Also earlier this week in cosmetics, Environmental Leader put out a piece about Unilever expanding its Love Beauty & Planet line for the sustainable millennials market. Unilever believe that millennials want “purpose-led brands that make an impact,” a quote from Piyush Jain, Unilever general manager and VP of marketing for US hair care.

The problem with these developments, however, is that millennials are cynical. According to a study referenced in the Triple Pundit article, “millennials are twice as likely to distrust large food companies than older generations”.

New way #1: corporate acquisitions

Instead, the article suggests that one of the better tactics for the major food corporations is to acquire businesses already in this space, and let them do their own thing. The classic example being Unilever and Ben & Jerry’s, an approach it recently replicated with the acquisition of The Vegetarian Butcher in December.

New way #2: organisational structure

Acquiring a company to let it run itself is an unconventional organisational structure in its own right. But even without an acquisition, structures are changing. The above-mentioned update from Diageo was in the context of the appointment of a newly created position, its first ever Chief Sustainability Officer. Presumably, the company saw that sustainability needed a bigger seat at the table, and changed its structure as a result.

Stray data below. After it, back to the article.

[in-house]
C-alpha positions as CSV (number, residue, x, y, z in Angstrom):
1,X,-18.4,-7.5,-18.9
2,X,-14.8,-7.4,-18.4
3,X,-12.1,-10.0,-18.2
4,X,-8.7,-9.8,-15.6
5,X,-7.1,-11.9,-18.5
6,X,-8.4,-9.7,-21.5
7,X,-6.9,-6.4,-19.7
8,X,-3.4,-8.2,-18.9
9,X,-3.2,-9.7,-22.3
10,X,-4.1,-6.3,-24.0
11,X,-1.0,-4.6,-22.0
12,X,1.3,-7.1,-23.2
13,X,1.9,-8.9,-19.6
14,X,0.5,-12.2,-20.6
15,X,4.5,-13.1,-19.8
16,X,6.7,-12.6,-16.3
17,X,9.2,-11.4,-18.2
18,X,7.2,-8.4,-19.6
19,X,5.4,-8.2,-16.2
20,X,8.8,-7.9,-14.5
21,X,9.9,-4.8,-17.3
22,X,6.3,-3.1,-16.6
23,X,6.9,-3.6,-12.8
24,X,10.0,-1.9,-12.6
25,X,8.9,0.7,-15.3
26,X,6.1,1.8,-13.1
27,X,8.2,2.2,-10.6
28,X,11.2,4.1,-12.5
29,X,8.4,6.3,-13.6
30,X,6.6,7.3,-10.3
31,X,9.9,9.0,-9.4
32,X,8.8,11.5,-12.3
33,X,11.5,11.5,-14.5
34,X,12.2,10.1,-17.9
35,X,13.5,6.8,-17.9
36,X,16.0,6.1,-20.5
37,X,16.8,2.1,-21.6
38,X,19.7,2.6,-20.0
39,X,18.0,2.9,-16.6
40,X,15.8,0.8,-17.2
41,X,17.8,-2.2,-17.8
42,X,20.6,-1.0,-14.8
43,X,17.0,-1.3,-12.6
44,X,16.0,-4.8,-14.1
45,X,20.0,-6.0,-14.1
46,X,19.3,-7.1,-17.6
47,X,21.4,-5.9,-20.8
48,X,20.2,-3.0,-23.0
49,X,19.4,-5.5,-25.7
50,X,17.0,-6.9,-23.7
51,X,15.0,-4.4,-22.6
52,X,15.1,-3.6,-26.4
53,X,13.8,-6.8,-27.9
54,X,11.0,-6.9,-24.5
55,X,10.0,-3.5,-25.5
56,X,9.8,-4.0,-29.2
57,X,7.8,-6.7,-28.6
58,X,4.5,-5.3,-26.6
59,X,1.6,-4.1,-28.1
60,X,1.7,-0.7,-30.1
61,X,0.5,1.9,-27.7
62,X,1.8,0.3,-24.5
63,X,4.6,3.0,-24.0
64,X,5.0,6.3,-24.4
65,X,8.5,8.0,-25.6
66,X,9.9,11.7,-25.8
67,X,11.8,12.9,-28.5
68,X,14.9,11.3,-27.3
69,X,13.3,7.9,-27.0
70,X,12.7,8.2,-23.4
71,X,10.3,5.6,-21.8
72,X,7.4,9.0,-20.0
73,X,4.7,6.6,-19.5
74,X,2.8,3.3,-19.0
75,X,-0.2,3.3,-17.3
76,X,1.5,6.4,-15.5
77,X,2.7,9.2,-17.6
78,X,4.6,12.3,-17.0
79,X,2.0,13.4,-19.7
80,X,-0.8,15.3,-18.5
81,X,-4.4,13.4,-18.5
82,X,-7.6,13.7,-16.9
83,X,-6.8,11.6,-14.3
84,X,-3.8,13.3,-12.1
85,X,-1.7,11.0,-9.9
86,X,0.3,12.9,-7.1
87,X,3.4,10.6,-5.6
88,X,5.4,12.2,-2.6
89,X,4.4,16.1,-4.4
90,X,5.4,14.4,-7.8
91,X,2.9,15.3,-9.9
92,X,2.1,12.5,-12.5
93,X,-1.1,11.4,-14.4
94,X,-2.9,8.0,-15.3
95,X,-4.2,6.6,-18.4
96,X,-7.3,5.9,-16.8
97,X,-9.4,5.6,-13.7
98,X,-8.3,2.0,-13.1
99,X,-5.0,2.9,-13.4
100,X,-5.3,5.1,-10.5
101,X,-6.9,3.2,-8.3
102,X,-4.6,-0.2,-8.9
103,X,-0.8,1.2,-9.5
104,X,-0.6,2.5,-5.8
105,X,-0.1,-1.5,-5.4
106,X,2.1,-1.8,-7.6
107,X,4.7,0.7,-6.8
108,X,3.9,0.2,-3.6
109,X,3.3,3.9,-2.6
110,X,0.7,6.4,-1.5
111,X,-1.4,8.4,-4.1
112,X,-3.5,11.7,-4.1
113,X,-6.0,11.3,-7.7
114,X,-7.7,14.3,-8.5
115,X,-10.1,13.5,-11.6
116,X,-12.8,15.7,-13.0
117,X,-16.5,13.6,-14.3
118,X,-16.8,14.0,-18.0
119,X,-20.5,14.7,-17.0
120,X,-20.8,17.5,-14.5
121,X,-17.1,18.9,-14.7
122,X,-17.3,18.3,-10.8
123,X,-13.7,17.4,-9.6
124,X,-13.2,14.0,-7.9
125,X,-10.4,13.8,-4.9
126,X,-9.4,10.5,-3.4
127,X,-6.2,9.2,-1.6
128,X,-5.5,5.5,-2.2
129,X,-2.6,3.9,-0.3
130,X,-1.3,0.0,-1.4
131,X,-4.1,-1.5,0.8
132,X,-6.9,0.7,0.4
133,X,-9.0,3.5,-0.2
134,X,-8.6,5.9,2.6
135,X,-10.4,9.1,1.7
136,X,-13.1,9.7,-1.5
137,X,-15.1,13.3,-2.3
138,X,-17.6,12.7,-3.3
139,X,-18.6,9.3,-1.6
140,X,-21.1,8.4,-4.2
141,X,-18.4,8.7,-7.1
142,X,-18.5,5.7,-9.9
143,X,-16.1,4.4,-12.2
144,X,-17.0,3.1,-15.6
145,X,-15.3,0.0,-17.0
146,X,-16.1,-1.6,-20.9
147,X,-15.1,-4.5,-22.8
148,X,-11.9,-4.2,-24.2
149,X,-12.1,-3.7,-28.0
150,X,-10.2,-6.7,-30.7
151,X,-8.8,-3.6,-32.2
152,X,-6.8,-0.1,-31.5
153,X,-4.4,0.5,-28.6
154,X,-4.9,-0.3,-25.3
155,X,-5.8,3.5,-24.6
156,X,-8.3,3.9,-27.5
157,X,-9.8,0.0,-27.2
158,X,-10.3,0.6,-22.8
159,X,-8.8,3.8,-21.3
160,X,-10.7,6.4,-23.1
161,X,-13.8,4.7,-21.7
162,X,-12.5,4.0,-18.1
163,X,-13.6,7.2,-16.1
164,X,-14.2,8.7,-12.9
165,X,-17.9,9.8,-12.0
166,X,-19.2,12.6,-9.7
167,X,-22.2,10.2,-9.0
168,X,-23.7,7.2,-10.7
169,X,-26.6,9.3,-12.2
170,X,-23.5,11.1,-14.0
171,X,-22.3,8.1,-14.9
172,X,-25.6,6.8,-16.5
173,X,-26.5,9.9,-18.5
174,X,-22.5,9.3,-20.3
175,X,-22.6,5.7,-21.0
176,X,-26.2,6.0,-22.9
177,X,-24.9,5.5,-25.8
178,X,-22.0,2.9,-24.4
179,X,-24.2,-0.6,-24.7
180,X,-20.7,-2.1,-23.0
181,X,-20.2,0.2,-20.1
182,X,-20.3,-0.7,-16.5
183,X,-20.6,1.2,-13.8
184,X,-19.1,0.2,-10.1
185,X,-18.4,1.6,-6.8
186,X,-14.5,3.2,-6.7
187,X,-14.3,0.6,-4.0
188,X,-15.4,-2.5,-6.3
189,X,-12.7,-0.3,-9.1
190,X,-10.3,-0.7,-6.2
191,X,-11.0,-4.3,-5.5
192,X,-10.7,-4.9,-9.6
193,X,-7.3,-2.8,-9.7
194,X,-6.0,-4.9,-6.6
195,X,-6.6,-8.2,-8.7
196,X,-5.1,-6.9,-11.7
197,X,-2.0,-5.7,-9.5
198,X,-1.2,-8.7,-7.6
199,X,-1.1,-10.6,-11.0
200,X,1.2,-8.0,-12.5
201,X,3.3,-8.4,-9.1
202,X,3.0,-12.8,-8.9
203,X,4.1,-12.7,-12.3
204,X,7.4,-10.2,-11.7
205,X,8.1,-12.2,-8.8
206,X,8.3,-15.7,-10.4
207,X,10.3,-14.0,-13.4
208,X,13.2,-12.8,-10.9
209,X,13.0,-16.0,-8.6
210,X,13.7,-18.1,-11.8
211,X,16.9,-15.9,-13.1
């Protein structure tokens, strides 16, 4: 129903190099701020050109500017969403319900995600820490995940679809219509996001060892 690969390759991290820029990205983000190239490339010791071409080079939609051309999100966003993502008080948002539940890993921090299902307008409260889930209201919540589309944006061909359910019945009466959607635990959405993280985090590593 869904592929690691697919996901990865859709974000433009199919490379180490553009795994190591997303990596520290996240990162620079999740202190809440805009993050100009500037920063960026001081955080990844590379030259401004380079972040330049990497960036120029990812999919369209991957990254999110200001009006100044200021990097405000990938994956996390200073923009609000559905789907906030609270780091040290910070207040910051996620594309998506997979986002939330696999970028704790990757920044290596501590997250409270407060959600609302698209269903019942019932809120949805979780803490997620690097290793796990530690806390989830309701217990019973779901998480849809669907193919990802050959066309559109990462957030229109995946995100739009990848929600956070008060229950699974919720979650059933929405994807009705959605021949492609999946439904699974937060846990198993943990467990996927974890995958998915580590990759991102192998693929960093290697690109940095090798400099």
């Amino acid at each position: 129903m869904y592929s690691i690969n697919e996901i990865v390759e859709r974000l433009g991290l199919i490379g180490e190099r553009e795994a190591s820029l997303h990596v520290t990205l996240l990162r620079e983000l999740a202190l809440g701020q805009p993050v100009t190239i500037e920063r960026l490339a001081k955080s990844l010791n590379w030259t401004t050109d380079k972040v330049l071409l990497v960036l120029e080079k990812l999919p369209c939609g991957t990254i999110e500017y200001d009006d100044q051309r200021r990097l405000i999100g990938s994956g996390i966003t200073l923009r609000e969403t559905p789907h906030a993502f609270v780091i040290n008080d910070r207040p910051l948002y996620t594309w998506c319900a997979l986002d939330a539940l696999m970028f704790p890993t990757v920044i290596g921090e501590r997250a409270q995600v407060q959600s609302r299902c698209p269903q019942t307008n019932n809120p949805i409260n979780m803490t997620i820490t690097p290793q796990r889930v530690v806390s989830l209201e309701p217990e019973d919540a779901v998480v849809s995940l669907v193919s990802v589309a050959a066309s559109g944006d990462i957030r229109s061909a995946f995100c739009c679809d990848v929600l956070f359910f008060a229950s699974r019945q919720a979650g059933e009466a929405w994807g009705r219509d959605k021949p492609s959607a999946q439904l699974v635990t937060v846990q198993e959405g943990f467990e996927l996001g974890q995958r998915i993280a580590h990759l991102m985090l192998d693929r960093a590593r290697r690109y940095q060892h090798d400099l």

New way #3: investor relations

The above-referenced Unilever update was also covered in Glossy, which added a very important shared value aspect to the story – “since launching in December 2017, [the Love Beauty & Planet line] has repeatedly been called out in Unilever’s earnings for its success”. The company is specifically emphasising sustainability strategies in investor communications, because it knows investors love it.

All three examples are very much about creating shared value. Financially driven, socially driven, environmentally driven. The demand for sustainable products has been mainstreaming for a long time, and it seems like it is definitely here now. And it is influencing not only the obvious ones of employer and product branding, but also executive recruitment, corporate structure, and investor communications.